I like the MKII a lot for several reasons.  The biggest reason is the repeatable, easy, two step indents for micro-bevels.  I do whet by hand myself, in between sharpenings with a jig, while I'm working on something, but I don't care who you are, you're not going to get anything as sharp by hand, as you can with a good jig.

 

I've used the 3M film, and diamond lapping film.  You can get something so sharp with the diamond lapping film that you have to only back up, because even the smallest lifting of the jig, like happens sometimes right as the grit has finished its step, will cause the edge to slice right through the film.

 

Some will argue that even an 8,000 grit waterstone gets something sharp enough, but if you have your plane tuned to be able to take less than a thousandth, the extra sharpness not only helps, but lets the edge last longer to be useable like you want it to, until it gets back to the same sharpness it would have started with on the 8,000 grit.

 

I'll always take the extra few passes on the different films to get something as sharp as I can get it. 

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I got the cheaper version of the MK2 at Woodcraft about two months before they started selling the Mk2 again.  I've referred to it before, so I won't repeat it.  I had not, however, considered 'fixing' the tool.  (I've always been of the opinion that the condition I got the tool in should be sufficient to make the tool/gadge/gizmo/thingy/doohickamabob work - 'fixing' it should not be necessary!)

 

I have seen a couple of different versions of set up gauges out there, ranging from the nickle depth gauge to angle iron on a dimpled track.  I've ruined a wood based one, so I see the appeal of the metal 'depth stops' on the set ups.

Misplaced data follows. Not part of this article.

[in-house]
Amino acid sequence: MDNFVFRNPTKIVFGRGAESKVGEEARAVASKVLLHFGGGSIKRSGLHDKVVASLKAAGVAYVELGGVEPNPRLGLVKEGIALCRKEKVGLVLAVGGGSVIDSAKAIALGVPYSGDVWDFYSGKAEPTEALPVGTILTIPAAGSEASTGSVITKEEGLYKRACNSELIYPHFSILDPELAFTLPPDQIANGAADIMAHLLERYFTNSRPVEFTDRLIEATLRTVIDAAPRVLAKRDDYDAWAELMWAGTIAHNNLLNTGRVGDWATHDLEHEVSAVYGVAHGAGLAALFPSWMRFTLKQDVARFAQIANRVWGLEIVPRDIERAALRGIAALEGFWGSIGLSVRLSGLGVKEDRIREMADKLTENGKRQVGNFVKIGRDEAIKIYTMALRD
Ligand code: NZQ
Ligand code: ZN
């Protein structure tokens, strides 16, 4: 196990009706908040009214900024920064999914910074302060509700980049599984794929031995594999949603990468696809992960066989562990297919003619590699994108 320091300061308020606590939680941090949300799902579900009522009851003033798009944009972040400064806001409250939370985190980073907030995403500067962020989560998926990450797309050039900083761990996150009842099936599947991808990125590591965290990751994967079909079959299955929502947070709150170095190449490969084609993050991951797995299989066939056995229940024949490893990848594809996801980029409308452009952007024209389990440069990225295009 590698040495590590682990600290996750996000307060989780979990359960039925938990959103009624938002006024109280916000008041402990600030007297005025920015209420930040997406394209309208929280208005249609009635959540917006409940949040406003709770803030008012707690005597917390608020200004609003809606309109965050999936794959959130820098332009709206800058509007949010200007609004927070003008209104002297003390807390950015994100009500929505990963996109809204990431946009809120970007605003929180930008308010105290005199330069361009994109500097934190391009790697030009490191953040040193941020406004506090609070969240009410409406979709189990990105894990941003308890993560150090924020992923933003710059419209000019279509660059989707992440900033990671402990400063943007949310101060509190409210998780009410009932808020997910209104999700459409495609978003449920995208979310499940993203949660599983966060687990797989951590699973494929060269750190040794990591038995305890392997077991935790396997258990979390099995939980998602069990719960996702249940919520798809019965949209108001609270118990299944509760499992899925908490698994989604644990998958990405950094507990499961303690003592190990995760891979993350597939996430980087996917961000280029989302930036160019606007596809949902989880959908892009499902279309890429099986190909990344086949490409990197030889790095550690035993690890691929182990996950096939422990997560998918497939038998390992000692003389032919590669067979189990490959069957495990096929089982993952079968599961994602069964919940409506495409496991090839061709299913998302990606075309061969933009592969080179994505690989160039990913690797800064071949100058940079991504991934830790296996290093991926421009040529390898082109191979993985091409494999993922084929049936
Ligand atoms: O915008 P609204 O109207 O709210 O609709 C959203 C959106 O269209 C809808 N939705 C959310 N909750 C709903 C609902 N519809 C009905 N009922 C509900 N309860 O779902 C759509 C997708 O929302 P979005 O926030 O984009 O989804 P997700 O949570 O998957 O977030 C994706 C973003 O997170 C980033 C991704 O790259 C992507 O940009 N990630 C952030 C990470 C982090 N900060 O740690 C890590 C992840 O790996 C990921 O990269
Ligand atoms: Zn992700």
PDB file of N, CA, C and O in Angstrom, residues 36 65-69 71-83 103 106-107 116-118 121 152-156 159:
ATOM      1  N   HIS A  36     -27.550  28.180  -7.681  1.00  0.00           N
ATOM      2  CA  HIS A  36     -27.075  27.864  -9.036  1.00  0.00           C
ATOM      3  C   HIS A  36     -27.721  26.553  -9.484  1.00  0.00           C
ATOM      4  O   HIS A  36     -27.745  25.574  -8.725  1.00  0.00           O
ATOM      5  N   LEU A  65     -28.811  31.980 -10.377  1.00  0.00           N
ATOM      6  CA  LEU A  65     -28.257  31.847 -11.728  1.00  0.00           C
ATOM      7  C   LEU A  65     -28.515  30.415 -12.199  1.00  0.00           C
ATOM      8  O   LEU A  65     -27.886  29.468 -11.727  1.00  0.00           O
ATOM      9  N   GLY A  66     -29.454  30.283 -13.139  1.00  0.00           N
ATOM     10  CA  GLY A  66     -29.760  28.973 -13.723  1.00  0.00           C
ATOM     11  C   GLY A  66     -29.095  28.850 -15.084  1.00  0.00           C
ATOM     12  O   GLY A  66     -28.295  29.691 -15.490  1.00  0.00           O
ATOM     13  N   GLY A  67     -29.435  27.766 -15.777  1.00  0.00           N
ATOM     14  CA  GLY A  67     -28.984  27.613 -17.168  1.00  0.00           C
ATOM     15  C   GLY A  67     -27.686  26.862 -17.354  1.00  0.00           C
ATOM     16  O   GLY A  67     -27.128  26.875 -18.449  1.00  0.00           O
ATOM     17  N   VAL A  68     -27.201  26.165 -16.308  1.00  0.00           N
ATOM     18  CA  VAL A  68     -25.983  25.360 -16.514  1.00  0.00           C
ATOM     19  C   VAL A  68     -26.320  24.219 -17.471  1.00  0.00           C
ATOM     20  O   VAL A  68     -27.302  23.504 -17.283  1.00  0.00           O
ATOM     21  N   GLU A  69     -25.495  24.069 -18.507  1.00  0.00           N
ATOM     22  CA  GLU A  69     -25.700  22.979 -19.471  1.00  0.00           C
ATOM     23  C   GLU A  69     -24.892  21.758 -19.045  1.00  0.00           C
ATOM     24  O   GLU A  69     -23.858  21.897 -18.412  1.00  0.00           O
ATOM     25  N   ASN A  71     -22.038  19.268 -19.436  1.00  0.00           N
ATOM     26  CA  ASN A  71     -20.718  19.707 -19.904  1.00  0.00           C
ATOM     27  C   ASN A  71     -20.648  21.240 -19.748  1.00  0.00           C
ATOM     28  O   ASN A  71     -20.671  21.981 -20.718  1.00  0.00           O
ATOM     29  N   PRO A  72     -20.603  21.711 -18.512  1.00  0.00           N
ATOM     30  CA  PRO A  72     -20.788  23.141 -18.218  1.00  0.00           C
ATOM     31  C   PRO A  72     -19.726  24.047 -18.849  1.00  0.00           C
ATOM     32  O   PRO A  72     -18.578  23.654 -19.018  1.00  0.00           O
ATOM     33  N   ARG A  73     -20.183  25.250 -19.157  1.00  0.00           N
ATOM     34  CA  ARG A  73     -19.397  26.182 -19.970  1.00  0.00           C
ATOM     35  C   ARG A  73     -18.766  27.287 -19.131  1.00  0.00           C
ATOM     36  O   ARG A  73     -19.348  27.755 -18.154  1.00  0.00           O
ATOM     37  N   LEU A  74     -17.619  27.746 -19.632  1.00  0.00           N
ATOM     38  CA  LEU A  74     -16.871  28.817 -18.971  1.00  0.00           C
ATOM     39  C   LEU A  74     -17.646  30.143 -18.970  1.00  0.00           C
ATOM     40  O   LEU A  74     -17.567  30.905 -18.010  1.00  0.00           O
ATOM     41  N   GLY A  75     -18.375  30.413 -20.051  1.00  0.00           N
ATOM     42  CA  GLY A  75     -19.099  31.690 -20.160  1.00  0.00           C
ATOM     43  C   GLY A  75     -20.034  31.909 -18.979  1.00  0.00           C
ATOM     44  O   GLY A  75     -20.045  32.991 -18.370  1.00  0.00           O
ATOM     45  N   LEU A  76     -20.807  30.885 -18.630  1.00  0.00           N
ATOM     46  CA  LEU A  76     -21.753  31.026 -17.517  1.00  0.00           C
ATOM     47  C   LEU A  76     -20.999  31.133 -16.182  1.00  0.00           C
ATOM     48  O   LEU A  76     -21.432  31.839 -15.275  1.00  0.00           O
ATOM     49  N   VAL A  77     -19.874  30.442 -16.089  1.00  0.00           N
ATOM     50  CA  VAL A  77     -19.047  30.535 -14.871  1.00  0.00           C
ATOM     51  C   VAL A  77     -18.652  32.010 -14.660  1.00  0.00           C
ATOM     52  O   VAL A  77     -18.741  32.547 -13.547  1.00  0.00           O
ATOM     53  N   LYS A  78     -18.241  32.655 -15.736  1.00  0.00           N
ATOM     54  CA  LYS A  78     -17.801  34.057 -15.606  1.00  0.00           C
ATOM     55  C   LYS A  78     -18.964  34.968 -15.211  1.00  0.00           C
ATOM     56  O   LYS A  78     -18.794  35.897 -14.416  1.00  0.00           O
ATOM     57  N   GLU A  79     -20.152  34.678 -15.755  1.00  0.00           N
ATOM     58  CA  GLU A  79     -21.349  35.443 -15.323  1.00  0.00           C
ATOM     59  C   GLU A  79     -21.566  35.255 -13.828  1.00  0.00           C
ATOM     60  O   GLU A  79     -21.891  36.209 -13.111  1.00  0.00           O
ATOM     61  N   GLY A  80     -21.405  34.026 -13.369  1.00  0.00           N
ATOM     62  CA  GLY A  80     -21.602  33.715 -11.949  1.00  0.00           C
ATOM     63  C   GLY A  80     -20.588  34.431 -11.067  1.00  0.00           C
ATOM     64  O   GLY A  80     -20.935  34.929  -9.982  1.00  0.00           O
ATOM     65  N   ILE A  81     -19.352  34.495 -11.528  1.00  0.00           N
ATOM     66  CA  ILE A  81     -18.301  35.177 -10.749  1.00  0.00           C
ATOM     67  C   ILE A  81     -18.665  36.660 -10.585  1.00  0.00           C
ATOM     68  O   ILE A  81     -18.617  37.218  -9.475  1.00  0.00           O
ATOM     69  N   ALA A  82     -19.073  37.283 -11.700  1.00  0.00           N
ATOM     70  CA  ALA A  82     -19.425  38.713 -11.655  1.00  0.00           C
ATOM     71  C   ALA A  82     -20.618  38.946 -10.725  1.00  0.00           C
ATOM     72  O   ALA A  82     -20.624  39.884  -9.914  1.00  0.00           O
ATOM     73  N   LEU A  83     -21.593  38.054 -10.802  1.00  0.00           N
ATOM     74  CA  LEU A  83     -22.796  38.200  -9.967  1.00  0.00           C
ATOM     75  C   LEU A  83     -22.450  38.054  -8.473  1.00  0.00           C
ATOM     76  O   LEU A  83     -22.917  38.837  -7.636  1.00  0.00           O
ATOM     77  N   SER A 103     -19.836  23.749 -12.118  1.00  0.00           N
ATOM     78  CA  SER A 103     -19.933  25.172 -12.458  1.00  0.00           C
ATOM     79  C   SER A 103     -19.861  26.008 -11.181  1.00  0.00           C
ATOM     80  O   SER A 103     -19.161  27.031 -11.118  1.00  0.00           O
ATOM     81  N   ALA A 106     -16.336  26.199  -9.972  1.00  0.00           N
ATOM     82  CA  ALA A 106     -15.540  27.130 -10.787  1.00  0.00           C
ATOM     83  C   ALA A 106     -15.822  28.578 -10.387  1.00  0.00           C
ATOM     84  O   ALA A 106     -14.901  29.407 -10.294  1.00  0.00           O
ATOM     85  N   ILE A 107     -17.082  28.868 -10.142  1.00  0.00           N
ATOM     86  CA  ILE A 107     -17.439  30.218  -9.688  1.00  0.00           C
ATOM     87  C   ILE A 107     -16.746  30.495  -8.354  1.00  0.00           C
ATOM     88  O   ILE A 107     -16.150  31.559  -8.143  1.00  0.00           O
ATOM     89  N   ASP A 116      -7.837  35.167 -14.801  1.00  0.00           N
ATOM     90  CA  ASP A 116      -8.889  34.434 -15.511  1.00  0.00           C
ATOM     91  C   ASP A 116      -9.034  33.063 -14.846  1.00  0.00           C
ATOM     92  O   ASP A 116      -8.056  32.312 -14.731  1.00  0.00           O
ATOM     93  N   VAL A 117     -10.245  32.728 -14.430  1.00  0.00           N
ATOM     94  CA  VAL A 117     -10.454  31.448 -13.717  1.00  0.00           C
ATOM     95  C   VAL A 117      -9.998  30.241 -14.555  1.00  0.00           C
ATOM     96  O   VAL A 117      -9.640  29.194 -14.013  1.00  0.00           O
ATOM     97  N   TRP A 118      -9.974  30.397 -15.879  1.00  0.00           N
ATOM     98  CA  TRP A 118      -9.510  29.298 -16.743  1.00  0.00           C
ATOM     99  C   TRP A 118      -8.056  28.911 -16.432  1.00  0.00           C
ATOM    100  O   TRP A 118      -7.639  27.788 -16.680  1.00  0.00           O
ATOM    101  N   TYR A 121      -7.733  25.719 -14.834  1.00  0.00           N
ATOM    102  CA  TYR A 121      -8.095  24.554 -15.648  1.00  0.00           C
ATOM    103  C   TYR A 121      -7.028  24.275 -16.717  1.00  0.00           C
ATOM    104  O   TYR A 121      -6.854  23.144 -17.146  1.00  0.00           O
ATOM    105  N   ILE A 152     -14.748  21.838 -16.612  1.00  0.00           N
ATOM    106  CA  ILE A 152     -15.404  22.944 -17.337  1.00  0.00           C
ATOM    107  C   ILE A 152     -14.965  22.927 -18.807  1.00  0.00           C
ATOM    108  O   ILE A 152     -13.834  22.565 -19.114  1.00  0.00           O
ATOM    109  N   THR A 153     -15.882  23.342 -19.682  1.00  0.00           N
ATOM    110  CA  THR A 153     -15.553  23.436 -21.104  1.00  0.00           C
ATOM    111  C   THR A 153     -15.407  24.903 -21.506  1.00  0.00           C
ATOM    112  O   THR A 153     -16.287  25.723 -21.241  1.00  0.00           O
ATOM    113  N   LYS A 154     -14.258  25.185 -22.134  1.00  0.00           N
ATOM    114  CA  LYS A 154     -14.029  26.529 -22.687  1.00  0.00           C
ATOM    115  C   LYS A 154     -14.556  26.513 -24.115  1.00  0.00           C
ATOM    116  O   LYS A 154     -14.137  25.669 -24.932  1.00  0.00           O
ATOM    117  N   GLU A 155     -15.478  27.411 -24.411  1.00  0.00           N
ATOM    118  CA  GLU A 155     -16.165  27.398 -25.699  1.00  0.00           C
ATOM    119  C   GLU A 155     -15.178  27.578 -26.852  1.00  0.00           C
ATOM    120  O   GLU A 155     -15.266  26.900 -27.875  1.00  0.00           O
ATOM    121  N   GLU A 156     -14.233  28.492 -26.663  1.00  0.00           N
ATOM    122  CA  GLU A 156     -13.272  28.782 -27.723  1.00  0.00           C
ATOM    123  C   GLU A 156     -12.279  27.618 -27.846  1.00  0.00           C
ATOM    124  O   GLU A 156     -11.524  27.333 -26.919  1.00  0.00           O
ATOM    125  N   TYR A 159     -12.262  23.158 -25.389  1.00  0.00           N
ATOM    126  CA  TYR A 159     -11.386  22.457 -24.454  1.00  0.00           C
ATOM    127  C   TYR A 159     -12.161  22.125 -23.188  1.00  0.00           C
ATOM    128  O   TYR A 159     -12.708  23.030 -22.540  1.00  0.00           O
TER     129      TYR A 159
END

As for shimming... Aluminum foil?  Is there anybody's preferred shim stock other than foil?  I've considered leather (I know where to get some thinner stuff, as it's another hobby), but I realize it might be thicker than most people would get.  is there a point at which the shim is too thick?

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Graham, thanks. I'm pretty sure the tools are sharp, perhaps not as sharp as some but I think sharp enough that any problems are more likely down to my hand tool techniques. Attached is photo of end grain shaving from scrap of white oak...and back on topic I vote for eclipse style guide its cheap and seems to work ok. And I've tried one of those oilstones but it wasn't wide enough for a 5 1/2 blade in a guide...

Looks good to me Darren, look no further into sharpening, you seem to be doing rather well at it. 

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You want shim stock to be as thin as possible, and for the average person aluminum foil is about as thin as you can get at 0.0009" to 0.0011" My preferred shim stock is stainless, but metalworking is another hobby of mine, and I paid more for a few sheets of shim stock than the Mk2 costs.

 

 

As for shimming... Aluminum foil?  Is there anybody's preferred shim stock other than foil?  I've considered leather (I know where to get some thinner stuff, as it's another hobby), but I realize it might be thicker than most people would get.  is there a point at which the shim is too thick?

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I love my MKII jig, but as CS said, it isn't really imporatant which system you use, but that you learn one system and learn it well and stick with it. Jumping around means you don't end up learning one system well enough to get consistent results.